and then it was going for 70K!

It's urban sprawl

—we're only one hour from Las Vegas.

Out here the casinos are only going to get bigger,

prostitution is legal, it's only getting better.





XXXVIII.

The truth is

deep down inside,

I just can't do business with him

He's the type of guy who buys Cup o' Noodles soup for three cents

and makes his hookers buy it back from him for $5.

It's not my style at all.

Who wants to be 75 and facing federal charges?

It was different at my age when I

at least...come on, I lived really well.

I was 22,

25 at the time?

It was fun then, but now I wouldn't want

to deal with all that *******

—the girls and blah blah blah.

But the money was really good.



I would've told someone they were out of their ******* mind

if they'd said in five years I'd be living with all these animals like this.

It's hard-core; how I live;

It's totally a nonfunctional atmosphere for me

It's hard to get anything done because

It’s so time-consuming.

I feel like they're good luck though....

I do feel that if I ever get rid of them,

I will be jinxed and cursed the rest of my life

and nothing I do will ever work again.



Guys kind of are a hindrance to me

Certainly I have no problem getting laid or anything.

But a man is not a priority in my life.

I mean, it's crazy, but I really have fun with my parrots.



XXXIX.

I started a babysitting circle when I wasn't much older than 9

And soon all the parents in the neighborhood

wanted me to watch over their children.

Even then I had an innate business sense.

I started farming out my friends

to meet the demand.

My mother showered me with love and my father,

a pediatrician,

would ask me at the dinner table,

What did you learn today?

I ran my neighborhood.

I just pick up a hustle really easily,

I was a waitress and I met an older guy who looked like Santa Claus.



Alex was a 5' 3" bald-headed Filipina

in a transparent muu muu.

We hit it off.

I didn't know at the time that I was there to pay off the guy's gambling debt.

It's in and out,

over and out.

Do you think some big-time producer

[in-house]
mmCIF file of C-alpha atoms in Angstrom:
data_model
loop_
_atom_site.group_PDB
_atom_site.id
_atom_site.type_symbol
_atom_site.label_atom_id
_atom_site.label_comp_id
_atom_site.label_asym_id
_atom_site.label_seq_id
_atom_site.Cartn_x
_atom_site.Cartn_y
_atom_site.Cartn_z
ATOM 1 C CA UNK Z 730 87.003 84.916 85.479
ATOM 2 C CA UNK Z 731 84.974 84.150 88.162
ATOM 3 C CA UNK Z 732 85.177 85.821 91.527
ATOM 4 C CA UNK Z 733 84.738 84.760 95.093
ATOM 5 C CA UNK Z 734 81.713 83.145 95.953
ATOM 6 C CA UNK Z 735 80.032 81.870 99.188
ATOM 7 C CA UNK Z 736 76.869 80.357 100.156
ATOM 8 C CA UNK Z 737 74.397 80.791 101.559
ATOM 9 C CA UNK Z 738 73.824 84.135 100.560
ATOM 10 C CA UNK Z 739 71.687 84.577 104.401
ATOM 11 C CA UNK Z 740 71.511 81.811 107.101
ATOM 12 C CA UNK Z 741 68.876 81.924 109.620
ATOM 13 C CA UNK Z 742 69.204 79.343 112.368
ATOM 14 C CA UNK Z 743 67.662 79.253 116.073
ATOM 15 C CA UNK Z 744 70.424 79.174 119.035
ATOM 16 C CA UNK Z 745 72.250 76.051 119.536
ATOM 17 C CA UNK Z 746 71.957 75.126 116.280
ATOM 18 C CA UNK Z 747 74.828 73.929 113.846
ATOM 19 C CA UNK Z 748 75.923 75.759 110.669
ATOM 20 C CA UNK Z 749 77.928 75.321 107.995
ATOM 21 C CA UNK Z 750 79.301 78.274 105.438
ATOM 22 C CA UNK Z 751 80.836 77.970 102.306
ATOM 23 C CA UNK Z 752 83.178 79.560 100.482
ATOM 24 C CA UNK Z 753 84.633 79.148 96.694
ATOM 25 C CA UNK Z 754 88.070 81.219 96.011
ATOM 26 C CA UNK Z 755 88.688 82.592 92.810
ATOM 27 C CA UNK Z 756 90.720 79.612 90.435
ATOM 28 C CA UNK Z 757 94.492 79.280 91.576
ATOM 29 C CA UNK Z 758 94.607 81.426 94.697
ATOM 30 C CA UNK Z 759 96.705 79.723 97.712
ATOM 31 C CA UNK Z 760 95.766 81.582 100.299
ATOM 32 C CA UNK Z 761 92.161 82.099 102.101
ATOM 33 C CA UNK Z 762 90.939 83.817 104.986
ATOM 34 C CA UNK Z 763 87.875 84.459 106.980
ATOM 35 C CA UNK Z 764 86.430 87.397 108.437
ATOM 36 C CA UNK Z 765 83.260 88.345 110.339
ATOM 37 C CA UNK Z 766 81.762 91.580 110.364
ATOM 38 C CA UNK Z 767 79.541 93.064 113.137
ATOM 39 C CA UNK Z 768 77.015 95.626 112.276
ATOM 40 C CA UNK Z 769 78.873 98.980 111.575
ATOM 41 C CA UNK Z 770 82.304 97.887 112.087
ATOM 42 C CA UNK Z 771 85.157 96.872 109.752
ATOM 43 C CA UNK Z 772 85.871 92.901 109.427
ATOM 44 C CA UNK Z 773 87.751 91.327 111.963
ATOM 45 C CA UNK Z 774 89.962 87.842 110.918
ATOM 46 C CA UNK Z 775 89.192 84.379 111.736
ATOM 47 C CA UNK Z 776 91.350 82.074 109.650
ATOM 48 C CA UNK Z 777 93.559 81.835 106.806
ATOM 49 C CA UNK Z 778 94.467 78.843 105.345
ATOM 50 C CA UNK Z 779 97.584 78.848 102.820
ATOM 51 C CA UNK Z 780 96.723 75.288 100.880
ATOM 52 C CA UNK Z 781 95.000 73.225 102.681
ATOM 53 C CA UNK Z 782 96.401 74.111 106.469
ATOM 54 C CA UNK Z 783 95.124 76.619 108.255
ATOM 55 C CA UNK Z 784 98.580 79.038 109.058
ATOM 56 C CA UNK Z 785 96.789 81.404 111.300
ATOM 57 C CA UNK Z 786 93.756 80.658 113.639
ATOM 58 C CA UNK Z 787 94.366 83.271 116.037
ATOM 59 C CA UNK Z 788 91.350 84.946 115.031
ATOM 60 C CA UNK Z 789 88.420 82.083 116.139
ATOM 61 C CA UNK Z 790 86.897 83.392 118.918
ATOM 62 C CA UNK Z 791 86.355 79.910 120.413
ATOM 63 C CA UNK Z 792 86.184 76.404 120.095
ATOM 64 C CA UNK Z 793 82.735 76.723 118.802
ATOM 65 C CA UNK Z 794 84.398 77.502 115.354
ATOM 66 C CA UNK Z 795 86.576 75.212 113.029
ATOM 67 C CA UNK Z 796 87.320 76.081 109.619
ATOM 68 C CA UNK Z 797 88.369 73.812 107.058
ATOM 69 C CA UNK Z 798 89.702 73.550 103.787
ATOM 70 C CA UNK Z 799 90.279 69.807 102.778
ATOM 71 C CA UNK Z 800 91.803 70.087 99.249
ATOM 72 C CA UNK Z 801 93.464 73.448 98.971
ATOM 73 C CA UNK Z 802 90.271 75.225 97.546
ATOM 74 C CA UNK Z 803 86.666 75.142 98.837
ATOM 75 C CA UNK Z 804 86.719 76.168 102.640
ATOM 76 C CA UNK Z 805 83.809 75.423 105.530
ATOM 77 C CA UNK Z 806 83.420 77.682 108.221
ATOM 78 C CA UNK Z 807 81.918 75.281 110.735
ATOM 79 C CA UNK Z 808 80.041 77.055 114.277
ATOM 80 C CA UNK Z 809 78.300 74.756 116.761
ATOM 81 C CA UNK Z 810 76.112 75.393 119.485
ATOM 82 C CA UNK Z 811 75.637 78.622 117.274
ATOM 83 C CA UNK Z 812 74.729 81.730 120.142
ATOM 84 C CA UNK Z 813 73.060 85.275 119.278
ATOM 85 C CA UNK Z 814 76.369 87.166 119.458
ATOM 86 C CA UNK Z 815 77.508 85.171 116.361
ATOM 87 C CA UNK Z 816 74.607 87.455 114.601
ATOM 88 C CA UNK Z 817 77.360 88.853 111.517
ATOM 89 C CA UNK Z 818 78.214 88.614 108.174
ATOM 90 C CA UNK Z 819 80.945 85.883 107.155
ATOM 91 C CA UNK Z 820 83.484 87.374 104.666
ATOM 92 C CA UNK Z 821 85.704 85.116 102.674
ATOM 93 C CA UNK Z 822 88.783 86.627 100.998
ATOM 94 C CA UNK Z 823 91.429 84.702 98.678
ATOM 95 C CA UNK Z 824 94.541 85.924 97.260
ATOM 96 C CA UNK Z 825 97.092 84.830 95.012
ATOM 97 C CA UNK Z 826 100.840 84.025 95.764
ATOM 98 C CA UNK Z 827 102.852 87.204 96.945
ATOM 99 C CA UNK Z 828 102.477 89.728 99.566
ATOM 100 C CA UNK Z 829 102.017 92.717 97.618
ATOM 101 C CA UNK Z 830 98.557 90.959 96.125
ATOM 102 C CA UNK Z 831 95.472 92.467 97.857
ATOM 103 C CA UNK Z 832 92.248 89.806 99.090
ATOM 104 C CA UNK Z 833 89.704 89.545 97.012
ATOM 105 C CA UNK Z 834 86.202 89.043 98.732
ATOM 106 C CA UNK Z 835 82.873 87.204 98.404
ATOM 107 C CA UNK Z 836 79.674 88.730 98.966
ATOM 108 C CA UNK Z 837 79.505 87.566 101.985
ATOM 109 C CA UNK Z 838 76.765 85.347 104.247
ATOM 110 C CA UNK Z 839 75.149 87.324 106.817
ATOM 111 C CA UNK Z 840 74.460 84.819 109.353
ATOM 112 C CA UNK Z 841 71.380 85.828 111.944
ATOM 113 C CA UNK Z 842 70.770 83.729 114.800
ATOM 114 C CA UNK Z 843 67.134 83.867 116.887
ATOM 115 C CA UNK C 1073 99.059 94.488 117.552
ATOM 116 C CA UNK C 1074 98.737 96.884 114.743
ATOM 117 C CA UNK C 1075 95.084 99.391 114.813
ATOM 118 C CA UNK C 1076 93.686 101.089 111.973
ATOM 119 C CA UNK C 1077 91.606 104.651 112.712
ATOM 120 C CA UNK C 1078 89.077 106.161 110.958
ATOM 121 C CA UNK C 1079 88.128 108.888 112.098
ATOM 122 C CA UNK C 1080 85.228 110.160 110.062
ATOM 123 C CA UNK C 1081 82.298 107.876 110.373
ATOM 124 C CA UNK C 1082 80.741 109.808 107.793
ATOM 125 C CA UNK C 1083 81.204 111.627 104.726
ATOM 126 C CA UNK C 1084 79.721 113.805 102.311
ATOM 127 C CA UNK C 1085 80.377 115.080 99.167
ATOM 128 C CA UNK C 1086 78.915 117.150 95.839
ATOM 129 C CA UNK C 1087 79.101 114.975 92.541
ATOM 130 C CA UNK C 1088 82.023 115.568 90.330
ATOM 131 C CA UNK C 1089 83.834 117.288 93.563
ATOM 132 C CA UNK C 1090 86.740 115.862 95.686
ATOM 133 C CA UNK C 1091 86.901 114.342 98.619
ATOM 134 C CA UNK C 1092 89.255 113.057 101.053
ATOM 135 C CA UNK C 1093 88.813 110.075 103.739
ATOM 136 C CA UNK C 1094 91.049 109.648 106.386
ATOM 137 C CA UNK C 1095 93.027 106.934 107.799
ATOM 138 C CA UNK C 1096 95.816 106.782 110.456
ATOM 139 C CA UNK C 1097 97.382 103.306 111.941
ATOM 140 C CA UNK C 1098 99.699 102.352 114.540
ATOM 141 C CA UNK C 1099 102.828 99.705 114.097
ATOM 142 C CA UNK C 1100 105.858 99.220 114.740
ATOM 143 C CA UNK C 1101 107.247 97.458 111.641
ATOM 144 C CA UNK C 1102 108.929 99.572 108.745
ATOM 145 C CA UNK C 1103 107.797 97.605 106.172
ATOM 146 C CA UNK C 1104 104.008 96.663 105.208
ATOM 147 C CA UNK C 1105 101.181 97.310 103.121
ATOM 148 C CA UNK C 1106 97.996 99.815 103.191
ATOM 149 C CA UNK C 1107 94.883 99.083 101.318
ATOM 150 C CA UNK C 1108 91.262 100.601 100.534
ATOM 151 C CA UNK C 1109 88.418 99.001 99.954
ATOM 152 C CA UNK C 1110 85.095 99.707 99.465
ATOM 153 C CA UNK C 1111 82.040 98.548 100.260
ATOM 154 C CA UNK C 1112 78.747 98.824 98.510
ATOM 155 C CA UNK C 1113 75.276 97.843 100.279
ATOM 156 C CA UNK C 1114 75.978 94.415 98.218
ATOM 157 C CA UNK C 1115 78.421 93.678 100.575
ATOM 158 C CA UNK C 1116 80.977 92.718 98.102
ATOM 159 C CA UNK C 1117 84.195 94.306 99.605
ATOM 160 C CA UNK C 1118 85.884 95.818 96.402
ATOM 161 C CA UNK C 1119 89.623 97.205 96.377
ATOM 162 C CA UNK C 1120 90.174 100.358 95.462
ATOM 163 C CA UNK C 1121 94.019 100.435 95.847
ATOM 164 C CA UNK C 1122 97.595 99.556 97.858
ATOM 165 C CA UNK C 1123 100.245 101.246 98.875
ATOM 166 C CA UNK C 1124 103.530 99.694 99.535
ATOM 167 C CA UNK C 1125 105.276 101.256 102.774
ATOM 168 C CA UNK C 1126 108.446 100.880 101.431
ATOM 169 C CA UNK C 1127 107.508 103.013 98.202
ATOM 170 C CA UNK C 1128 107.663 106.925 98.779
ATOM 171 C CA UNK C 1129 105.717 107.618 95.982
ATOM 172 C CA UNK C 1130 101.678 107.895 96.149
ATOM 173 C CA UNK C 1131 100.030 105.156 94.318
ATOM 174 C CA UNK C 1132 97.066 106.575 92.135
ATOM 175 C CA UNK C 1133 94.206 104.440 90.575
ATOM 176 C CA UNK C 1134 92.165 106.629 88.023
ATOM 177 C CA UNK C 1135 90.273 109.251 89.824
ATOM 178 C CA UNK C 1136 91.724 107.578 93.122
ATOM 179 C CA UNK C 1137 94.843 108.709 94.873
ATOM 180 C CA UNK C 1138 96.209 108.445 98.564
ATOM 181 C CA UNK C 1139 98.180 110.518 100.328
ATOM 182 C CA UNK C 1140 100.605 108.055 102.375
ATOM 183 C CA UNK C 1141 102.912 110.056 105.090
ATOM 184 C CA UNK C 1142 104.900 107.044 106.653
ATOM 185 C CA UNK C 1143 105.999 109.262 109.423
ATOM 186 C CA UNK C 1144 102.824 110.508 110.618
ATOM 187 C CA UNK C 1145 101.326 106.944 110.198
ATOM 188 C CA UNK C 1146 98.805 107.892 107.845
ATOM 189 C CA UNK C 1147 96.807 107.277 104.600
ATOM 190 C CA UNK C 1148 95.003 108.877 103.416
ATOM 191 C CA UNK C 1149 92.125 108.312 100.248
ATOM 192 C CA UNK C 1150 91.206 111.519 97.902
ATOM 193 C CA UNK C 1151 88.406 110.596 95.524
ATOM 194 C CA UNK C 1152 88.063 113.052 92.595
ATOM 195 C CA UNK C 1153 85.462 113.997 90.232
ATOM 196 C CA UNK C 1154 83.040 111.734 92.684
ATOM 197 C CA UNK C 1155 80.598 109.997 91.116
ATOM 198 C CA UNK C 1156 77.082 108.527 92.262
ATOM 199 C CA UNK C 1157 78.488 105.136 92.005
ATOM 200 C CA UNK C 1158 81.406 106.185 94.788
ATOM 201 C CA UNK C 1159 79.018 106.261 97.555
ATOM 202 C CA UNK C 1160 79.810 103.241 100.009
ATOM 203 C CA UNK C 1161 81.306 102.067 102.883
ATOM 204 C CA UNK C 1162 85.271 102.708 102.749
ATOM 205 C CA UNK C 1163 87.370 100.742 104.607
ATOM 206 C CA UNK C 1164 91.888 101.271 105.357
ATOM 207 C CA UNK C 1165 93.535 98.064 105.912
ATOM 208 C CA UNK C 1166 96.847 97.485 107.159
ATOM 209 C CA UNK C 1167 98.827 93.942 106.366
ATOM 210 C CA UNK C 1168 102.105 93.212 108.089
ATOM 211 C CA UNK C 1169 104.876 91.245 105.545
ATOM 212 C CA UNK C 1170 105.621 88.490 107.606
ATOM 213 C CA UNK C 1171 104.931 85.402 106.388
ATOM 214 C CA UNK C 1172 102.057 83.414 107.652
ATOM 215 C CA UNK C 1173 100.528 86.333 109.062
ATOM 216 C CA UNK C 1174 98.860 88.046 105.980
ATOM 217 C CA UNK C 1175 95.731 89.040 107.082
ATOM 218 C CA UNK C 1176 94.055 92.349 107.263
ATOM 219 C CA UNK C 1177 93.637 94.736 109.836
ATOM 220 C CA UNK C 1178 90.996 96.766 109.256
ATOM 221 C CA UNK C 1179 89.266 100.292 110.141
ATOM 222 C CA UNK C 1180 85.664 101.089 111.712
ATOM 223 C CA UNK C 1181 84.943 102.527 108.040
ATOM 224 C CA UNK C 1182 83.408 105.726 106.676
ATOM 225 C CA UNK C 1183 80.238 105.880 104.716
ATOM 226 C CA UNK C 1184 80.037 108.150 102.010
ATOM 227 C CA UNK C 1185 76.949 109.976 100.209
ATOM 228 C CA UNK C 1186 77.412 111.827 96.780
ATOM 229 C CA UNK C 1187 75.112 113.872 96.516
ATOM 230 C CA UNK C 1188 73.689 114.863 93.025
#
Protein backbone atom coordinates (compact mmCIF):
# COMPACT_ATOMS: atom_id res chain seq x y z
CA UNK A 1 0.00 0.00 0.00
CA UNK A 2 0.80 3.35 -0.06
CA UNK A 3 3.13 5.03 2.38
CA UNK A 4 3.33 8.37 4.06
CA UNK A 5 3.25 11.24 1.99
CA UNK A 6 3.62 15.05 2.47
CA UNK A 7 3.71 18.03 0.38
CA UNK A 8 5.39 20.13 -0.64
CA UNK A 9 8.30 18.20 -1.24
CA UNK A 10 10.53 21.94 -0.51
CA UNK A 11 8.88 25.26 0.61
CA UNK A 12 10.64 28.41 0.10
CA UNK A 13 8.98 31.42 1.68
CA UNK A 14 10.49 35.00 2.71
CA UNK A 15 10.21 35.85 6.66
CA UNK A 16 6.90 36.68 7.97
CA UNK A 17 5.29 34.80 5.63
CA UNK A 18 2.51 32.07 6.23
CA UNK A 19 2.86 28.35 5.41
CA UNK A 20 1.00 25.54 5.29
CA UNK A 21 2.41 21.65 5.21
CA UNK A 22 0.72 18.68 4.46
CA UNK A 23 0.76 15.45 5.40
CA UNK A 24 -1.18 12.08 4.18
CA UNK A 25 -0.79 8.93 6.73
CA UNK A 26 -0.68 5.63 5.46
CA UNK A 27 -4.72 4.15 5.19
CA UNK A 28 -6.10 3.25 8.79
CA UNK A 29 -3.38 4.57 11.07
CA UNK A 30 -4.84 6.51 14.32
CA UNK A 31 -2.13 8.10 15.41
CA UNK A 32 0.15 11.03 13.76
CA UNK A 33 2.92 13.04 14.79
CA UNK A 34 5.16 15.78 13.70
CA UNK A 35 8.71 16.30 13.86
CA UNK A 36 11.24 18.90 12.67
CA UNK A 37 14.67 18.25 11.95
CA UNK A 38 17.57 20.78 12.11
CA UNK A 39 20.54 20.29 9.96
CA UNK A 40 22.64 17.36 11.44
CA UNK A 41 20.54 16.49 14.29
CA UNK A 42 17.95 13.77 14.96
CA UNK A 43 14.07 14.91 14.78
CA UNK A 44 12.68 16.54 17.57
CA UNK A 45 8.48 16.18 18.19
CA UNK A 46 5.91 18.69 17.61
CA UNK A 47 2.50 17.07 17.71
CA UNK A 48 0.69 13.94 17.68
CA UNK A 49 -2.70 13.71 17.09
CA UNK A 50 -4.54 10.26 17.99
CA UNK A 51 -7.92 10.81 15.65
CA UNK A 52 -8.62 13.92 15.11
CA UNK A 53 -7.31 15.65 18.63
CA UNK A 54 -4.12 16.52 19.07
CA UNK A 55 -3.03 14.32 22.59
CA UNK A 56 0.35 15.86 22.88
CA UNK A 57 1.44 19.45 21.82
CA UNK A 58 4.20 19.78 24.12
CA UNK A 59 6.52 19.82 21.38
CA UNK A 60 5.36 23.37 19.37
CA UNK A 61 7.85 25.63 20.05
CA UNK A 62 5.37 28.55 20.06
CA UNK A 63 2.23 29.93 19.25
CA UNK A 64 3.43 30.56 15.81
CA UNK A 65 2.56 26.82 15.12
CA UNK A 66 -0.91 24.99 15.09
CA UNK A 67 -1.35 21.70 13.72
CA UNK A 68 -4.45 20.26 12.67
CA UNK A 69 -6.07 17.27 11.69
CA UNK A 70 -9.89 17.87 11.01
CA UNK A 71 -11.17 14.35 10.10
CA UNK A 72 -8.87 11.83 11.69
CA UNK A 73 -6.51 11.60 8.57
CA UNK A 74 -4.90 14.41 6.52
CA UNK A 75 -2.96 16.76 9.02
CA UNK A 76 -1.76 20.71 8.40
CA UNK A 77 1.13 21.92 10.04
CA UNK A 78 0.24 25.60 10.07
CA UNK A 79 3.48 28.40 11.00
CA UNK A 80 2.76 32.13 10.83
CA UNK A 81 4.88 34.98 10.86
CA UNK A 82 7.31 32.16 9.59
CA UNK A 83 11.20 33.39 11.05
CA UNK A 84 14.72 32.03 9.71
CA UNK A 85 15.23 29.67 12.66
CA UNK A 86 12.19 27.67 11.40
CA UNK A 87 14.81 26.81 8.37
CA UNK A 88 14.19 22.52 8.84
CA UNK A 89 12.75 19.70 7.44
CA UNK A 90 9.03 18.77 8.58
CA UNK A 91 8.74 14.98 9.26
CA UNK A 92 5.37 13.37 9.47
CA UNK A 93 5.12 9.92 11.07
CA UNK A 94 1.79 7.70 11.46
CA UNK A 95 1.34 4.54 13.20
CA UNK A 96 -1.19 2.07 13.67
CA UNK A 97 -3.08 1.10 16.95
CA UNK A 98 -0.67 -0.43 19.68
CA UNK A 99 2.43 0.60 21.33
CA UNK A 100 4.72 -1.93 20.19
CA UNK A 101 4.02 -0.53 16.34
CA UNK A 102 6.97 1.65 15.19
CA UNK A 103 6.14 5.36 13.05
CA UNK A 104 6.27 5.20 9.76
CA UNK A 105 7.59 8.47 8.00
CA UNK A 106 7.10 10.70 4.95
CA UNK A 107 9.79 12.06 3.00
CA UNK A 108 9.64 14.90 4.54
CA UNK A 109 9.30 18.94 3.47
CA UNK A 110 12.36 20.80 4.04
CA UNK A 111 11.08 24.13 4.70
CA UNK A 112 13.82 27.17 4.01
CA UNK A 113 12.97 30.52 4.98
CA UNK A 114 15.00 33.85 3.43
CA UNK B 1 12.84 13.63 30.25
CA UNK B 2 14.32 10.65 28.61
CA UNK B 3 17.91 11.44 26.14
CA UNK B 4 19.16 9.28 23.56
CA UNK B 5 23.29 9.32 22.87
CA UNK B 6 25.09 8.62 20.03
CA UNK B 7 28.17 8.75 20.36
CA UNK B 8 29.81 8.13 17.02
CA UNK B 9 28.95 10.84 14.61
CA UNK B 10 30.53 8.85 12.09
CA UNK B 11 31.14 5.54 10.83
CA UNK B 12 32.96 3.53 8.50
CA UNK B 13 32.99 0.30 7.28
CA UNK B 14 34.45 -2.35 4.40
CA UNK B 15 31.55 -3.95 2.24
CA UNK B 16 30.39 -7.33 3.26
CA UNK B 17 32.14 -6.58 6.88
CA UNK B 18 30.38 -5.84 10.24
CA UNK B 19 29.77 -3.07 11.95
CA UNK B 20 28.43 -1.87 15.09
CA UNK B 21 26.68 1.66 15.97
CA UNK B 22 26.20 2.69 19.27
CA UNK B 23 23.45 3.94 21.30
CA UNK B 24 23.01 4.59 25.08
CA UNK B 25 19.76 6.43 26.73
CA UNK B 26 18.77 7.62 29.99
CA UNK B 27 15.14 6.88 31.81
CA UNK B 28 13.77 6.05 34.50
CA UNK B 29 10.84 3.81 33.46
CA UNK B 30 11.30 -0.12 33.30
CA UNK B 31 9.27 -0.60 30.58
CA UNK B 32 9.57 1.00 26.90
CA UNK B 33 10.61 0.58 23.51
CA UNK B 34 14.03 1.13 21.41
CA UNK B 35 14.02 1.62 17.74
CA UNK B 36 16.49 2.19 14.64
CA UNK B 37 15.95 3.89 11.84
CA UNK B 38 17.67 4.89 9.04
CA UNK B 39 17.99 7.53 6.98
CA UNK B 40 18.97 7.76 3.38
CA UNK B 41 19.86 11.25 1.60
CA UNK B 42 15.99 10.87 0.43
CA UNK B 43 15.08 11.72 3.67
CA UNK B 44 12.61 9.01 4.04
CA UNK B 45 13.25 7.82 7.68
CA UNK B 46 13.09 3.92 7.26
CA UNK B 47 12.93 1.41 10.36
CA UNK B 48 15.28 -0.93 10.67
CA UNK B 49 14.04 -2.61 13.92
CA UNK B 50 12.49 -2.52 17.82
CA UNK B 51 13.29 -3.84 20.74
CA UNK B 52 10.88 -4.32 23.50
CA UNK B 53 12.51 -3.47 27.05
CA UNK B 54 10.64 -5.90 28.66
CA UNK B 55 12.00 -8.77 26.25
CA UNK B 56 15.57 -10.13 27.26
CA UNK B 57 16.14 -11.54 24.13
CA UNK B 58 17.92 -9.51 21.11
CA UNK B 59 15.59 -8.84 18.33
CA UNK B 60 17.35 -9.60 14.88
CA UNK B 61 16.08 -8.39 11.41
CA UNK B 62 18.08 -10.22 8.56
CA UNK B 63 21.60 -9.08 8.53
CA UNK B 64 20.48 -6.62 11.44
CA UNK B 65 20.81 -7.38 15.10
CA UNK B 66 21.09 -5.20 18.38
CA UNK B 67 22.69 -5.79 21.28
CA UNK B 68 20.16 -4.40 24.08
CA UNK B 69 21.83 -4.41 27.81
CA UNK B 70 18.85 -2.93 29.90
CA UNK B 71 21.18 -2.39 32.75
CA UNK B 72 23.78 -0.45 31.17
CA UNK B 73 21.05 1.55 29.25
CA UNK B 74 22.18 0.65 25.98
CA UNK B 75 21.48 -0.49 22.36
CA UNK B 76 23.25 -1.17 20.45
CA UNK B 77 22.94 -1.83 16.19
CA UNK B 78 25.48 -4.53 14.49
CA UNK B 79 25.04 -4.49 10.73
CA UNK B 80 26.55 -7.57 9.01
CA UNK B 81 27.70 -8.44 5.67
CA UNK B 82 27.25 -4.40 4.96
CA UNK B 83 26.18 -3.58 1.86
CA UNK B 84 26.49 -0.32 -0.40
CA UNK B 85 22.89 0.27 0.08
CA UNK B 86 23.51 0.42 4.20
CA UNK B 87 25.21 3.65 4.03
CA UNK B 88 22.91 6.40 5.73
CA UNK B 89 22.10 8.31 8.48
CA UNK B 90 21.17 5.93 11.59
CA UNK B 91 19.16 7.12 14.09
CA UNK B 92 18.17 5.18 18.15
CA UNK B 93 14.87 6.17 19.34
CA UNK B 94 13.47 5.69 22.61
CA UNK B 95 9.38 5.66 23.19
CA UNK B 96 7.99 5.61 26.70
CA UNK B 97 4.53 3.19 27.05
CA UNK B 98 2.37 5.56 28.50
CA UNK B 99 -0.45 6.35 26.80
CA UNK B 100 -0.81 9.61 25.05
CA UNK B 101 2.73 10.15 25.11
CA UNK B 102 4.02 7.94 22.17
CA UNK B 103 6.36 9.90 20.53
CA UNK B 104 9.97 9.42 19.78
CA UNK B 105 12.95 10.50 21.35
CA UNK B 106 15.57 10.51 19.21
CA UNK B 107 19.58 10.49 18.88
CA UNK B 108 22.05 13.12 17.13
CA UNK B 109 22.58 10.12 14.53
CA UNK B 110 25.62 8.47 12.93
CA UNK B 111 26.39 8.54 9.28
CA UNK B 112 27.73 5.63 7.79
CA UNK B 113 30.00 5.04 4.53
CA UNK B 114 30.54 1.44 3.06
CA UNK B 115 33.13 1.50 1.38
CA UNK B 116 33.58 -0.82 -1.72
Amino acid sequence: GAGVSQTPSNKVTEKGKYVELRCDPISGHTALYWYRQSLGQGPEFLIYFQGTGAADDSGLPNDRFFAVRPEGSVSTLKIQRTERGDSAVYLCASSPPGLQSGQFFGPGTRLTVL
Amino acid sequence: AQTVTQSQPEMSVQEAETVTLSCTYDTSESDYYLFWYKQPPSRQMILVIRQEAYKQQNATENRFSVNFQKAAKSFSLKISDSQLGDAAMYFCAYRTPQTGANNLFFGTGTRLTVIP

or actor is going to go to the clubs and hustle?



Columbia Pictures executive says:

I haven’t done anything that should cause any concern.

Jeez, it's like the Nixon enemies list.

I hope I'm on it.

If I'm not, it means I must not be big enough

for people to gossip about me.



That's right ladies and gentlemen.

I am an alleged madam and that is a $25 *****!

If you live out here,

you've got to hate people.

You've got to be pretty antisocial

How you gonna come out here with only 86 people?

That's Fred.

He's digging to China.

You look good.

Yeah, you too.

It's coming along here.

Yeah, it is.

I wanted to buy that lot there, but I guess it's gone?

That's mine, man! That's all me.

Really?

I thought there was a lot between us.

No. We're neighbors.



He's a cute guy

He's entertaining.

See, I kind of did do something shady to him.

I thought my property went all the way back

and butted up against his.

But there was one lot between us right there.

He said he was buying it,

but I saw the 'For Sale' sign still up there,

So I went and called the broker and said,

I'm an all-cash buyer.

So I really bought it out from under him.

But he's got plenty of room, and I need the space for my parrots.

Pahrump will always be Pahrump, but Crystal is going to be nice

All you need are four or five fancy houses and it'll flush everyone out

and it'll be a nice area.

They're all kind of weird here, but these people will go.

Like this guy here,

someone needs to **** him.

I was just saying to my dad that these parrots are born to a really ******-up world

He goes, Heidi, no, no; the world is a beautiful garden.

It's just, people are destroying it.

I’m looking into green building options